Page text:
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The "open road" is not paved with asphalt.  In fact, it is not paved at all.  It is instead the open sky, the air, and when man learned to fly, for the first time man learned what the open road really was.

It isn't merely speed.  It is instead the concept of freedom of navigation.  The open road is more akin to the open ocean than to any other form of earthbound travel.  We fly because it provides a unique opportunity to go in whatever direction we desire and to go from one point to the other point in the straightest direct line possible. 

Automobile commercials on television constantly try to portray their car or truck as the "ultimate freedom machine," frequently showing man-made barriers being blown open in exciting ways, unleashing the freedom to just go now!  These commercials are artificial contrivances, designed to show the illusion of freedom.  The truth is that man and nature erect great barriers to true freedom.  You cannot drive over large bodies of water without a bridge, and you cannot surmount mountains without pathways being provided.

On the other hand, airplanes can conquer mountains and large lakes with ease.  The reason why air travel flourishes in America is because the size of the American continent invites the kind of freedom of navigation inherent in air travel.  Even if we paid the huge costs to build a high speed interstate rail system, the speed provided would remain a pitiful fraction of even modest airplanes.  Moreover, one would be bound to the rails, much tighter than even the network of roads bind autos to narrow pathways of conveyance.  Rail and commercial air travel offer the same constraints to individual choice.  Your choice ends when you choose to walk onboard and only resumes when you choose to walk off once you get to destination!

On the other hand, piloting your own airplane allows one to take off, and go in precisely the direction chosen, at speeds limited more by individual financial constraints than by anything erected by society.  Yes, there are so-called restricted airspaces, and Washington DC now features the largest one by far.  But, the vast majority of America can be traversed without limits, and whether one can afford a modest Cessna Skyhawk or a more expensive Cessna Citation, the concept remains exactly the same. With yourself at the controls, you go where you want to go, and get there how you wish to get there!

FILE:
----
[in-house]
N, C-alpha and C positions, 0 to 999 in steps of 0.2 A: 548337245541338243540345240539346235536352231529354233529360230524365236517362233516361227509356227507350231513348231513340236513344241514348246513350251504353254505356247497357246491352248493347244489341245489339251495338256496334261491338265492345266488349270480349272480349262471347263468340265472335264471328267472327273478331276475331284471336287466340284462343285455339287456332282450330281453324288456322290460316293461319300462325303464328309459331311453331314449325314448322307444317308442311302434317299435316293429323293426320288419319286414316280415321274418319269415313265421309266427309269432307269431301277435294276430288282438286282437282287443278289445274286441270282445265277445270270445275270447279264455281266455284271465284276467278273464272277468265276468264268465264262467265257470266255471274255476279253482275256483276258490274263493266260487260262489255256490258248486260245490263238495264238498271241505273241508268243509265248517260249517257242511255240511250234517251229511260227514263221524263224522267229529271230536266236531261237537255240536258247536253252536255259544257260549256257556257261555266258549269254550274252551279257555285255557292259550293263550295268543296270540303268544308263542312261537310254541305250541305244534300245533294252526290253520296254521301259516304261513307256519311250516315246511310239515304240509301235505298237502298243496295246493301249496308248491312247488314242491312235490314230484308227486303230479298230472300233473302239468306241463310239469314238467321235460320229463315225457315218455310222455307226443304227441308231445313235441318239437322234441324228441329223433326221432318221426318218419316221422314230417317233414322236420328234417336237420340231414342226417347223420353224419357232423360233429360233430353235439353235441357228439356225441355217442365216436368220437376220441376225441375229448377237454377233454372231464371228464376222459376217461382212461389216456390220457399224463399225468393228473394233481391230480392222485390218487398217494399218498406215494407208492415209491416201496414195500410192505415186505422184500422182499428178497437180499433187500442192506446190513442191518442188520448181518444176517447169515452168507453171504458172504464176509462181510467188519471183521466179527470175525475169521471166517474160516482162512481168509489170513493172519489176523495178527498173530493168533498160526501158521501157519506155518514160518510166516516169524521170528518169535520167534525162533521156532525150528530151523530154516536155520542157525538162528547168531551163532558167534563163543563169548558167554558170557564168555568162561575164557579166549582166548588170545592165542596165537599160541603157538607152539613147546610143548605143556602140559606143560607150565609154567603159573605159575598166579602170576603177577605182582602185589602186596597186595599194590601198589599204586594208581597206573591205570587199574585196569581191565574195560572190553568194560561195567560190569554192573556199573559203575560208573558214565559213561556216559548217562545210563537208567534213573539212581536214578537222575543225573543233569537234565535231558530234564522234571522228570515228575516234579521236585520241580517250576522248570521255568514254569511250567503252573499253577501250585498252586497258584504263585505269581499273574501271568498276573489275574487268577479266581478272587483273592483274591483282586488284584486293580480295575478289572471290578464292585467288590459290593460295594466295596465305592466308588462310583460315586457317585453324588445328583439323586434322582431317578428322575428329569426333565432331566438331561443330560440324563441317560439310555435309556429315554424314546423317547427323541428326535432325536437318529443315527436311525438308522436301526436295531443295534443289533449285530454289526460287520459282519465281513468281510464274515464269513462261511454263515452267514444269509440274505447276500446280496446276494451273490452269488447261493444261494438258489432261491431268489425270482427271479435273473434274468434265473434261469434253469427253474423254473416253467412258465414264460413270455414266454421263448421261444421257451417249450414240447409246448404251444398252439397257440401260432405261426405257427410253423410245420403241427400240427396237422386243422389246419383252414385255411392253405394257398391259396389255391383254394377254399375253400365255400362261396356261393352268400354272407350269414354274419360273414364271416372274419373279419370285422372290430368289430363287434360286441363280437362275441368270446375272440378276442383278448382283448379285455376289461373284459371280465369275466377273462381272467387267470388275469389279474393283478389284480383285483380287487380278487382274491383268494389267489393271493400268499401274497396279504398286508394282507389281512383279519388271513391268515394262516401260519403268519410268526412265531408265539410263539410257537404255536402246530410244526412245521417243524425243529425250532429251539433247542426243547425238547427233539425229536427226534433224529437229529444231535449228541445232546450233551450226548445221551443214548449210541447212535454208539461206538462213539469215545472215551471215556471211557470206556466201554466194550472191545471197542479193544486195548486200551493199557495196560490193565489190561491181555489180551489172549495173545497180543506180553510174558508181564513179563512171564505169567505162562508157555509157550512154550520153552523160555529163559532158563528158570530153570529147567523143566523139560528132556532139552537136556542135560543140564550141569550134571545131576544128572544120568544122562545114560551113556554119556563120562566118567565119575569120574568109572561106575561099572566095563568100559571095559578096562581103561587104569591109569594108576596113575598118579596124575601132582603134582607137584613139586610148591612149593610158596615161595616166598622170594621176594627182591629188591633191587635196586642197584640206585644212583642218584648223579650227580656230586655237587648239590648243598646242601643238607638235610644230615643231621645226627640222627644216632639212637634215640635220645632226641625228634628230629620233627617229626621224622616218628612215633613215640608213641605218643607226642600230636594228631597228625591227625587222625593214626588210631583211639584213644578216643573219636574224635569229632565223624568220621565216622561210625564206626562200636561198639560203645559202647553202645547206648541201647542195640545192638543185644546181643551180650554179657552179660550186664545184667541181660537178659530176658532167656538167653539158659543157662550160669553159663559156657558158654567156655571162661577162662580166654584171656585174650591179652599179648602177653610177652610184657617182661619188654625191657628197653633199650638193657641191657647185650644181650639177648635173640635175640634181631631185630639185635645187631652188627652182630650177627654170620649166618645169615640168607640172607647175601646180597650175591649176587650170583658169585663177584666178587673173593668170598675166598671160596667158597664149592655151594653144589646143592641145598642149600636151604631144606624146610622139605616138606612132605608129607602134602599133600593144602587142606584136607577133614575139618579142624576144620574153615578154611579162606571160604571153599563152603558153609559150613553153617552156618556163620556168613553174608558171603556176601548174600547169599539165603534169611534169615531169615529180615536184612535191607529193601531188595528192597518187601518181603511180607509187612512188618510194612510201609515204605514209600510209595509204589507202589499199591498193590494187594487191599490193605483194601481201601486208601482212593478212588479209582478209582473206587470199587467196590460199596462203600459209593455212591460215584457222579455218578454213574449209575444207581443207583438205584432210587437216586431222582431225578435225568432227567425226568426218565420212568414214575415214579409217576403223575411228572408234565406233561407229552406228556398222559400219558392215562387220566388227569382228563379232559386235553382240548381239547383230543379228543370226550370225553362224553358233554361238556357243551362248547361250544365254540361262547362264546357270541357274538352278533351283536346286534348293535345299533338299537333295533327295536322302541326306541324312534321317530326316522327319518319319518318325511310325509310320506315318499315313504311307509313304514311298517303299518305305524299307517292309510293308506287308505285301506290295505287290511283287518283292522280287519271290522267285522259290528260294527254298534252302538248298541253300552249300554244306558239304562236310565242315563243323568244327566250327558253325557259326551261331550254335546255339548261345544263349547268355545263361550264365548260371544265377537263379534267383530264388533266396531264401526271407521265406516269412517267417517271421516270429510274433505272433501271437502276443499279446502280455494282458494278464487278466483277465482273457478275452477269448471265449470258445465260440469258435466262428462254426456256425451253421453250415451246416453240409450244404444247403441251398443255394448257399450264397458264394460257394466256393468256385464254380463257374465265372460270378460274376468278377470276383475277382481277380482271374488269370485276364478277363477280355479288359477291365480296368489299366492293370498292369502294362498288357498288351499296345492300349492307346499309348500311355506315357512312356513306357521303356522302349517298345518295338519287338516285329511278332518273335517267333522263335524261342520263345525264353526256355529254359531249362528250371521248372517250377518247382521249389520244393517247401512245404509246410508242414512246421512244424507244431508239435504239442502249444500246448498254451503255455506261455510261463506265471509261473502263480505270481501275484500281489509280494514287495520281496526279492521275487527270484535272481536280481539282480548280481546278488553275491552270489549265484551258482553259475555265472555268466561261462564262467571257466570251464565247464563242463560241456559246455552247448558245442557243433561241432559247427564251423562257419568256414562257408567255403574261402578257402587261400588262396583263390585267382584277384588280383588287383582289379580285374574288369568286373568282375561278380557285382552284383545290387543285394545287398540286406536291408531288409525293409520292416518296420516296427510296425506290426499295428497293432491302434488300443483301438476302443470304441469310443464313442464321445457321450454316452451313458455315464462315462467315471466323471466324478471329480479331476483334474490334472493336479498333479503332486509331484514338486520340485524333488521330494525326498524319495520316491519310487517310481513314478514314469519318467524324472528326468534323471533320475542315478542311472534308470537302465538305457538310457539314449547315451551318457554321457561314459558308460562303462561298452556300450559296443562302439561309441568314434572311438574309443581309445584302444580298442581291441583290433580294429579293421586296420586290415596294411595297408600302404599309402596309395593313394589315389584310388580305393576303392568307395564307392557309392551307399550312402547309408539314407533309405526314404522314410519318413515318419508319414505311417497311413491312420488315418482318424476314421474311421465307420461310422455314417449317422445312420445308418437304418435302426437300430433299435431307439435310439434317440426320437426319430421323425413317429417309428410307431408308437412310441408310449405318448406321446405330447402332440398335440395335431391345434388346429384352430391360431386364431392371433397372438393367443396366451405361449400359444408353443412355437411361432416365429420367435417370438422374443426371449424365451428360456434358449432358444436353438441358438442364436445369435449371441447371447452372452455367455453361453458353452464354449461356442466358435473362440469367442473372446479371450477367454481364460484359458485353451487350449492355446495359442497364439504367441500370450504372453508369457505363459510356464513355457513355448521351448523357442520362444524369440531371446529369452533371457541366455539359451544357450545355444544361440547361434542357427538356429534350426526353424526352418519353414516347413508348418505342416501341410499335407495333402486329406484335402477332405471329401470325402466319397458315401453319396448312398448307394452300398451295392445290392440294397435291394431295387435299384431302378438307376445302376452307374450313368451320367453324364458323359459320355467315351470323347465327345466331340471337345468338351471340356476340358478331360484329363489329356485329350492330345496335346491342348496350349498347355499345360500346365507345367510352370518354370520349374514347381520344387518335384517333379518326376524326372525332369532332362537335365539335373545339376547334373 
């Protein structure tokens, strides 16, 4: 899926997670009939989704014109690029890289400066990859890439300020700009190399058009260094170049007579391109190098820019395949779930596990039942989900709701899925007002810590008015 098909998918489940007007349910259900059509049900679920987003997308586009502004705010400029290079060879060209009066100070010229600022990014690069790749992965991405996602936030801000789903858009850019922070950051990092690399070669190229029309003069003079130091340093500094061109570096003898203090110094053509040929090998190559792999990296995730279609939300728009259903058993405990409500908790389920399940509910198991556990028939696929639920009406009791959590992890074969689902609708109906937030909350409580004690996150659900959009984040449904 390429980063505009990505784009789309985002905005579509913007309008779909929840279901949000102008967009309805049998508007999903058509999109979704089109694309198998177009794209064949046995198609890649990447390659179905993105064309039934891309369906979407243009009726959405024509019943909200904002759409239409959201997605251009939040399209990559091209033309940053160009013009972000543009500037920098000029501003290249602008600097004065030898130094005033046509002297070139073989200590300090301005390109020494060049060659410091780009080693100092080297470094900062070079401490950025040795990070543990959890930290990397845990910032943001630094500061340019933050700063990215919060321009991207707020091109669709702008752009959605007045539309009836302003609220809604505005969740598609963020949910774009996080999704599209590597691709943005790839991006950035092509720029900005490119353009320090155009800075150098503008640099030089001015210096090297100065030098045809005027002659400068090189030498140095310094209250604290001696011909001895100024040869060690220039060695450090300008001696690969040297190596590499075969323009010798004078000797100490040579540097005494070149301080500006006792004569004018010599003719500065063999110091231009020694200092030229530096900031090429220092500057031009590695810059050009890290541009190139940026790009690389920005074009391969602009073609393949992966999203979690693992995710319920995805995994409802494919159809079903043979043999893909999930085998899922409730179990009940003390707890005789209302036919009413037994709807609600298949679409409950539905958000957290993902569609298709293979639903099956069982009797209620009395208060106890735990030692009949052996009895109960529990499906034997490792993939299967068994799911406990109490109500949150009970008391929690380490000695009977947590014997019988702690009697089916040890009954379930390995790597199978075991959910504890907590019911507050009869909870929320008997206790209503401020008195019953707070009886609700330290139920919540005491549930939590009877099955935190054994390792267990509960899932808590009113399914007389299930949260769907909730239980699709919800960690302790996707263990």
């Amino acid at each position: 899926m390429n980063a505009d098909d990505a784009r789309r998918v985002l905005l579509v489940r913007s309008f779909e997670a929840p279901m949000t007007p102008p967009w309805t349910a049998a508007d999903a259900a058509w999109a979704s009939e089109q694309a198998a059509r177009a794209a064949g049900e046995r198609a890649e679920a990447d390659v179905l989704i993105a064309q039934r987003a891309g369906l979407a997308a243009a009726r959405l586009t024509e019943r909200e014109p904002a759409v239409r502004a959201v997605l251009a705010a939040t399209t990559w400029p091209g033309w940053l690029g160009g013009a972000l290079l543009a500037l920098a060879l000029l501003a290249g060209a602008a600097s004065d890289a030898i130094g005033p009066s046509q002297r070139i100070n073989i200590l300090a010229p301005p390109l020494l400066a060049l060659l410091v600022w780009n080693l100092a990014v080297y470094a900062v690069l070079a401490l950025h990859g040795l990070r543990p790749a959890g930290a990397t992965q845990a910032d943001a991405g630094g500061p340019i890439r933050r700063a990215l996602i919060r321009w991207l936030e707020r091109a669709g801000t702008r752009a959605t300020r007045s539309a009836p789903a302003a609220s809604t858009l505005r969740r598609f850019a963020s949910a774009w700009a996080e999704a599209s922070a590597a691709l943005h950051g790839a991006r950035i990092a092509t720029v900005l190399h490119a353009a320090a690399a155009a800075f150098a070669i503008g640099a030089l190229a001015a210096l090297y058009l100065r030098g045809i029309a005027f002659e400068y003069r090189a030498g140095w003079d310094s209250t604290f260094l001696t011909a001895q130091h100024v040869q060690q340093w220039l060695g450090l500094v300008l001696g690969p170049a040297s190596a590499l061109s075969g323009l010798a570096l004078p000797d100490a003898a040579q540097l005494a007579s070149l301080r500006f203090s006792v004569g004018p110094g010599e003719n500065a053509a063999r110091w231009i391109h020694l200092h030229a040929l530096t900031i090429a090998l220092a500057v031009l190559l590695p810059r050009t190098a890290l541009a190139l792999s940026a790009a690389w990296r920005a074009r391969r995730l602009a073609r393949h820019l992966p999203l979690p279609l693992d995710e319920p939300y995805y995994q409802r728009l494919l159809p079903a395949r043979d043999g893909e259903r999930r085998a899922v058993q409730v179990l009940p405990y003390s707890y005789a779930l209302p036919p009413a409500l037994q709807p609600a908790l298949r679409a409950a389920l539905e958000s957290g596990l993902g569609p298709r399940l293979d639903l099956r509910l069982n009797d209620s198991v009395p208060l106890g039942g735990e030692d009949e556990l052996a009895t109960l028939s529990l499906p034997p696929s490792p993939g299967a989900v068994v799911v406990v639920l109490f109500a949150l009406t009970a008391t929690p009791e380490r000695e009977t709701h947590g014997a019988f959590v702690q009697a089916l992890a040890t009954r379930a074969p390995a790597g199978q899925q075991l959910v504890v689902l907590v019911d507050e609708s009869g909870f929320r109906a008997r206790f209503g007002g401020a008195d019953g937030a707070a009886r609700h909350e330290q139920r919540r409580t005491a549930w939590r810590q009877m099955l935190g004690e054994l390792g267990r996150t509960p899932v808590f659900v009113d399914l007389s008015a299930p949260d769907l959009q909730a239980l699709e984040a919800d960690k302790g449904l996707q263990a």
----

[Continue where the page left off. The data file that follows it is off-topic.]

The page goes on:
Barring temporary barriers made by weather, or permanent tiny airspace restrictions, the truth is that we fly because we yearn for freedom.  It is no mere happenstance that allegories abound linking flight with freedom.  Such narratives conceptualize people immediately leaping to flight to celebrate their release from the shackles of control.  Who needs a drink to "give you wings," when the reality exists already!

Even when the rare stretch of open pavement reveals itself, one is still bound by speed limits, speed traps, and stop lights!  Cars can only go so fast before they become dangerous, and long ago airplanes far surpassed such levels of constraint.  Today, the limit on aerial speed is a complex formula of cost over annual income, with one's wallet being the truest limitation of speed in the air!  In short, the limits are defined only by one's individual talents and desires.

In the United States, a nation founded on the principle of individual human liberty, flight is the embodiment of practicing that freedom to go where we want, when we want.  And that is why we fly!

-- Ken Stallings

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